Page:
El Salvador Mayor’s Arrest Highlights Gangs’ Political Clout

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The recent arrest of a Salvadoran mayor, charged with using his position to provide favors to gang members in exchange for political benefits, illustrates the deep ties that can exist between criminal and political actors in El Salvador. 

The Salvadoran Attorney General’s Office (Fiscalía General de la República – FGR) confirmed the arrest of José Elias Hernández, the mayor of the San Salvador-area municipality of Apopa, in a June 5 message posted on its official Twitter account.

The FGR alleges that Hernández headed a criminal structure, which offered goods and employment to gang members — paid for with public funds — in exchange for the gang members’ votes and promises to reduce violence levels.

Prosecutors have also accused the mayor of ordering the November 1, 2013, murder of a gang member named Carlos Arroyo, alias “El Humilde.” The motive for that alleged crime remains unclear.

Hernández has denied wrongdoing, suggesting the charges against him are politically motivated since he belongs to the opposition ARENA party. 

This article is, in part, the result of field work done for a multi-year research initiative evaluating the transnational criminal capacity of MS-13 in the US and El Salvador sponsored by American University’s Center for Latin American & Latino Studies and the National Institute of Justice.

A June 6 press release from the FGR announced that 15 municipal employees had been arrested in connection with the case. A June 7 press release stated 14 gang members were also arrested, and that charges had been brought against 22 gang members who were already in prison.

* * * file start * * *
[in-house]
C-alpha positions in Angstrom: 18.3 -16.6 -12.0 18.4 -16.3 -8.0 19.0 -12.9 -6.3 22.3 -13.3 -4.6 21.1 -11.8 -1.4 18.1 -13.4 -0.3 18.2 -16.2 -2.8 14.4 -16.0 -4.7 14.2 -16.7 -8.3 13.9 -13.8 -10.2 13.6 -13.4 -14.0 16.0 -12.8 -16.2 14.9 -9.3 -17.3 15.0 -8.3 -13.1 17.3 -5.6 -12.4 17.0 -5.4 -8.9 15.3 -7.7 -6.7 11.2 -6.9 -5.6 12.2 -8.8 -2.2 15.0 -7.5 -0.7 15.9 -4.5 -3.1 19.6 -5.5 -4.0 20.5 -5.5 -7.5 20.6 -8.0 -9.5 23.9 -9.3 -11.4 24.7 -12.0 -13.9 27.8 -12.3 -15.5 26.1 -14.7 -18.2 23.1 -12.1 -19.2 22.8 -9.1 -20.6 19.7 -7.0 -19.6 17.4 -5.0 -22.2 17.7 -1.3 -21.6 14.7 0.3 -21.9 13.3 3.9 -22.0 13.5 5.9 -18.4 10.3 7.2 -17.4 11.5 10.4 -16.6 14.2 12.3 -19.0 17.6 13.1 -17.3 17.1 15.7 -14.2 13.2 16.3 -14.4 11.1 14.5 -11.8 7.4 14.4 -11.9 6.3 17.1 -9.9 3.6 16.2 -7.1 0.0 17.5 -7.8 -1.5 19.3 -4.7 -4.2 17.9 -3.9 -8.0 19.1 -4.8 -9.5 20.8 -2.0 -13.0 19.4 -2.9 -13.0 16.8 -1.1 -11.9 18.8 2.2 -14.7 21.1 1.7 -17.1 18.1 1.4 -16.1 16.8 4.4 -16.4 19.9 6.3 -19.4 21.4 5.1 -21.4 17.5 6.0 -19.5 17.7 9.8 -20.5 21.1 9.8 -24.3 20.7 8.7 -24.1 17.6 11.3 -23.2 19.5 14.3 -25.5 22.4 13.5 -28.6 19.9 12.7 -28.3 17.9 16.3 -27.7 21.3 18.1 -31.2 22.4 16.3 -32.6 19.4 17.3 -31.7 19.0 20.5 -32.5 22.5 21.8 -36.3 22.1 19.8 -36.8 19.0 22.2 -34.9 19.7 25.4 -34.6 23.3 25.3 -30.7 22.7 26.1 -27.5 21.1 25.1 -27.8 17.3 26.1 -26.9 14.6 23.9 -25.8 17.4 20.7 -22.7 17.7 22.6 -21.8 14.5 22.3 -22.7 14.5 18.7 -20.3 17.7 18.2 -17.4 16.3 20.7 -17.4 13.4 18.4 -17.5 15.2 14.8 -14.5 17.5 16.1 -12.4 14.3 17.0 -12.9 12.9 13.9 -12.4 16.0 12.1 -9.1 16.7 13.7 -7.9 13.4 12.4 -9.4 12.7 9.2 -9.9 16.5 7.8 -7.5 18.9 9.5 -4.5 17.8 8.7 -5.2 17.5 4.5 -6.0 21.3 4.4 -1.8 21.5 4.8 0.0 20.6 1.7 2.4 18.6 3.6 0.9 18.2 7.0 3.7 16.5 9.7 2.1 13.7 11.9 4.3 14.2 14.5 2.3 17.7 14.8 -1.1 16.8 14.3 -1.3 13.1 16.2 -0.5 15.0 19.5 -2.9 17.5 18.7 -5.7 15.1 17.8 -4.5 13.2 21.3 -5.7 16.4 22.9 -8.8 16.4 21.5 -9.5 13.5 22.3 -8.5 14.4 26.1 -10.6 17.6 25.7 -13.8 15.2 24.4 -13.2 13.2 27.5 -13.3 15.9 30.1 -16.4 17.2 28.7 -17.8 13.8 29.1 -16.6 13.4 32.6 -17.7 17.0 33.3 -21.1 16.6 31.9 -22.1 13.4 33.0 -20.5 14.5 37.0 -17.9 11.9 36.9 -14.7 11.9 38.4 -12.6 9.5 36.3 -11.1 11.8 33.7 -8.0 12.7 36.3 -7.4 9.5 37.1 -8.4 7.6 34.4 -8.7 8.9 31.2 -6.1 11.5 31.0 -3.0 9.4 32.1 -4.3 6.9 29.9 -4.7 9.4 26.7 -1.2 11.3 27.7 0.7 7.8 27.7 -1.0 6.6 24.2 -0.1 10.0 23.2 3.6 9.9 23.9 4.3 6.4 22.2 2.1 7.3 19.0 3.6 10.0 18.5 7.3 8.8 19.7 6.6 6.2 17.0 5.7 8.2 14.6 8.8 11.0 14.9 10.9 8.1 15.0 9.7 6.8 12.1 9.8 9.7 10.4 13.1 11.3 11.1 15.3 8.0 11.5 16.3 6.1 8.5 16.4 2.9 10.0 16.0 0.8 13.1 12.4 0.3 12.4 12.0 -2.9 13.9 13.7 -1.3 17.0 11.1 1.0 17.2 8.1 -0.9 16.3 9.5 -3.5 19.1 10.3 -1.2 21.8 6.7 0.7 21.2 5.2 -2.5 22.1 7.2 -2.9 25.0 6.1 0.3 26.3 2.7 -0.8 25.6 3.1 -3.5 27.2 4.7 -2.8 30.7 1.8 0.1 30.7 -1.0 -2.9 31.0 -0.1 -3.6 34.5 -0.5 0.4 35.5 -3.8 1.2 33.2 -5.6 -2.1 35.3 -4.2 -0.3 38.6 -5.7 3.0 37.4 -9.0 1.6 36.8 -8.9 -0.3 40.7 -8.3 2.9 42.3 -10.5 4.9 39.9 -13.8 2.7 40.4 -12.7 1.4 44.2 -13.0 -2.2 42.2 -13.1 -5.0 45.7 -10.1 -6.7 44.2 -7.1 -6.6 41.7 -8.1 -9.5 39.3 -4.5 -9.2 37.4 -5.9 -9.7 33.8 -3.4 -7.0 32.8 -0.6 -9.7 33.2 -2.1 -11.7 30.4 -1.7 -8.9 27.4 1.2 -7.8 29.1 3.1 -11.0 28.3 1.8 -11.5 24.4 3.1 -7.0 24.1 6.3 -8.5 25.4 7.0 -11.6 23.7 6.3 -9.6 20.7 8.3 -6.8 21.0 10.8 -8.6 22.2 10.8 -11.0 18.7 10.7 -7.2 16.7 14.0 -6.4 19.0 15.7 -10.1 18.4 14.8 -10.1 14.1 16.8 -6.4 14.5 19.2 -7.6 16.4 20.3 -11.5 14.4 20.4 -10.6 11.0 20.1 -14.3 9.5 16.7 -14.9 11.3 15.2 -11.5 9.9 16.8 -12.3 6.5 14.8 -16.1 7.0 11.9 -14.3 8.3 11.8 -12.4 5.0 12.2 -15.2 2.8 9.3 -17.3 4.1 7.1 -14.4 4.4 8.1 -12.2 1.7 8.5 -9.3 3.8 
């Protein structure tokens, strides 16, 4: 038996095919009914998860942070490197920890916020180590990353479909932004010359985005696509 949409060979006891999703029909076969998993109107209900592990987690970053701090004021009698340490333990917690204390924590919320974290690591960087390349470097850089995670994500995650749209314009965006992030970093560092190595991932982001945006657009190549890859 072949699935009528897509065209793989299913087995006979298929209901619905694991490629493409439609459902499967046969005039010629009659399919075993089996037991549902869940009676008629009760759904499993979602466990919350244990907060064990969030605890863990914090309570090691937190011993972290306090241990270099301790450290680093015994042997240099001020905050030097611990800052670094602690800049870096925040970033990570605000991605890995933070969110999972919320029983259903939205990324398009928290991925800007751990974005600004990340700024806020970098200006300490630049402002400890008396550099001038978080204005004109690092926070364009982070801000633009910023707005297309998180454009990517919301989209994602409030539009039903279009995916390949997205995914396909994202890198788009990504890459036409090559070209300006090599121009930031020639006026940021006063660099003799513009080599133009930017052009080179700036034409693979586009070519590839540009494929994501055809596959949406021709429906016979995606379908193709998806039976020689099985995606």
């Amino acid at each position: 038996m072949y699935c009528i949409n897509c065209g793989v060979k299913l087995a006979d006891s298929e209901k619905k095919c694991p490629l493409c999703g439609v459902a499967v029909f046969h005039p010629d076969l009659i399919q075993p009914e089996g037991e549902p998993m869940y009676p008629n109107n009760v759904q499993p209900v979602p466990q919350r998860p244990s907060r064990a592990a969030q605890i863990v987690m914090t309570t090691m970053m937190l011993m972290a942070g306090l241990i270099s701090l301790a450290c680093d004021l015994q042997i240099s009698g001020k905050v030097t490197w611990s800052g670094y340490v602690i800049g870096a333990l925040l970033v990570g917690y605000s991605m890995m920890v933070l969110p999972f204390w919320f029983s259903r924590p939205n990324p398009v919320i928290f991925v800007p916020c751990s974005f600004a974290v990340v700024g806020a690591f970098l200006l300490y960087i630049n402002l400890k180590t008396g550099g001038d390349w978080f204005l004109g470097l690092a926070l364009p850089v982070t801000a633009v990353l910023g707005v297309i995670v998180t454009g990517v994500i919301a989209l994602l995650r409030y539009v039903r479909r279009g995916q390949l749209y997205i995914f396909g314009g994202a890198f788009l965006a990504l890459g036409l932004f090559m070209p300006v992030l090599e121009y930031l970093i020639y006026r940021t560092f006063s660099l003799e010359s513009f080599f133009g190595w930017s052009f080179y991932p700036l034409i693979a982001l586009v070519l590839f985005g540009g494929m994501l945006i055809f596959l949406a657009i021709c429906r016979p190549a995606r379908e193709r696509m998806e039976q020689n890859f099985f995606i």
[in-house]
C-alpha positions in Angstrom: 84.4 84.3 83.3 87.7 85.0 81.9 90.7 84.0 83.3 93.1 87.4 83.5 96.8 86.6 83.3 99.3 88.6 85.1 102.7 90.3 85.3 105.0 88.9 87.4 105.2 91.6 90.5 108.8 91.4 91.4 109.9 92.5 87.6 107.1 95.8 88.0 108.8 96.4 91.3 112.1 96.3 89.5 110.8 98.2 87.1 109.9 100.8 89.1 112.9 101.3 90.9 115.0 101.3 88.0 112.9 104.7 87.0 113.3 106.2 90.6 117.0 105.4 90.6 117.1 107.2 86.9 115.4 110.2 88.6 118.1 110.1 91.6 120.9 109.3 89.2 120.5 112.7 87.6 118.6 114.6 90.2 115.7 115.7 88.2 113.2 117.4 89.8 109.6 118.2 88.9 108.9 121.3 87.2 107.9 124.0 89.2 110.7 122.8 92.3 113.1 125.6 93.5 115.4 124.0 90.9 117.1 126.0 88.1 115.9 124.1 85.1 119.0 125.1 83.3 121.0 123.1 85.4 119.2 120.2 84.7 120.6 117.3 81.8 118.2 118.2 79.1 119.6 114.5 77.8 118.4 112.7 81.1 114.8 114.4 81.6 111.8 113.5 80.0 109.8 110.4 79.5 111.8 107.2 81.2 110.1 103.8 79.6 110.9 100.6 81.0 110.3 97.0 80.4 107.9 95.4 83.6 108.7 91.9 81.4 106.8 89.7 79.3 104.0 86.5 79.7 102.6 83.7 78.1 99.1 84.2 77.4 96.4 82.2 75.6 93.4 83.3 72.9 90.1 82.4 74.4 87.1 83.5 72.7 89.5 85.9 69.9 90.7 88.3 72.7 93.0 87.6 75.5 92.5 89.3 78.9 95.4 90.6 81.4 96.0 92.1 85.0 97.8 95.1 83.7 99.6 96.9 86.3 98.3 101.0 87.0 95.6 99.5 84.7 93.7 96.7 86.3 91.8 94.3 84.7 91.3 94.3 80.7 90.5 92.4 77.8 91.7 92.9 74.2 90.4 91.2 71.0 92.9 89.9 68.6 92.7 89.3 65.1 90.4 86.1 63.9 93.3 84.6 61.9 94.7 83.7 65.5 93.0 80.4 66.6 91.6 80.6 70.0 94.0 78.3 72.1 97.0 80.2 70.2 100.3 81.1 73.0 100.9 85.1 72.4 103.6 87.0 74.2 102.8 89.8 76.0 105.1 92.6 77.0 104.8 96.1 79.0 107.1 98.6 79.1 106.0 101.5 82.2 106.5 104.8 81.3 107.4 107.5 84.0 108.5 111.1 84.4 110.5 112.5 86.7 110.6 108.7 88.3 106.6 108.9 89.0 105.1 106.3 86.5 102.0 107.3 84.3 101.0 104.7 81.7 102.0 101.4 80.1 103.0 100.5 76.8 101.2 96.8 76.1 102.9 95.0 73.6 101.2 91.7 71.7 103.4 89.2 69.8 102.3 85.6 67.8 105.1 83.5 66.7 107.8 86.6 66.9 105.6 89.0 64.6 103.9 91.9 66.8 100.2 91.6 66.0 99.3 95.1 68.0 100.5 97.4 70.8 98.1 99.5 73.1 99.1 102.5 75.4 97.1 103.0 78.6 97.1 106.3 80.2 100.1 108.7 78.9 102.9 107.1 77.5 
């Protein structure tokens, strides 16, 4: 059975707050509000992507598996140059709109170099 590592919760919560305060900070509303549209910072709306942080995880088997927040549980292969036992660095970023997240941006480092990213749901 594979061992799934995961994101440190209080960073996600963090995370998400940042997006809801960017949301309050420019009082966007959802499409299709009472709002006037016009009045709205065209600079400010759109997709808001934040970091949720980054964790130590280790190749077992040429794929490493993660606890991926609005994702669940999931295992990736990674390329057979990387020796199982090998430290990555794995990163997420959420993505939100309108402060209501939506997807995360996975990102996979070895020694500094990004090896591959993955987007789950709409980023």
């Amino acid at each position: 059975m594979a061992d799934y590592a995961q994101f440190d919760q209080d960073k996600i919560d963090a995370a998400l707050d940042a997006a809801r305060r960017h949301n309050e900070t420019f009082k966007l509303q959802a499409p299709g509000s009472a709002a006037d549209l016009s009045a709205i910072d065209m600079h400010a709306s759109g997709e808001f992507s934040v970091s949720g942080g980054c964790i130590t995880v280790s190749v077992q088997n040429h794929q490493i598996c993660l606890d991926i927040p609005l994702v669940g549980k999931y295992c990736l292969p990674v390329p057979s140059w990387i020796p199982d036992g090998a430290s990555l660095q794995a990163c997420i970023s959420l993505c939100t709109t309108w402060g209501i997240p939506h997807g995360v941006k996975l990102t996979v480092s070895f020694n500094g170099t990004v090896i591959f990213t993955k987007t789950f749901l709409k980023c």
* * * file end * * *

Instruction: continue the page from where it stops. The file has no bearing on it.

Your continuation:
Citing an unnamed official, La Prensa Gráfica reported a total of 97 people face charges in connection with the case. 

According to a source in the police consulted by InSight Crime, who is knowledgeable about the case and who requested anonymity due to its sensitive nature, preliminary investigations found that Hernández may have been paying several thousand dollars per month to the MS13 gang and to a faction of the Barrio 18 gang known as the Revolucionarios, or Revolutionaries, from the municipal budget. 

The source also said evidence indicates a city council member acted as a middleman between the mayor’s office and the Revolucionarios faction of Barrio 18, which appears to have been the main beneficiary of the corrupt activities.

The director of the National Civil Police (Policía Nacional Civil – PNC), Howard Cotto, stated the municipal government purchased cell phones, vehicles and fuel for gang members that facilitated their involvement in extortion, to which the local government turned a blind eye. The gang members were also allegedly allowed to use a municipally-owned garage to service their vehicles. 

Police director Cotto also indicated that the mayor’s office provided employment to gang members. InSight Crime’s source says this allegedly included hiring gang members as municipal street cleaners, and employing a gang member as the head of the local slaughterhouse.

Additionally, Cotto has stated that the mayor’s office permitted gang members to use public spaces for concerts and other gang-related recreational activities.

In an interview with the news program Frente a Frente, the former Attorney General of El Salvador (2006-2009), Félix Garrid Safie, predicted similar cases would arise in the future.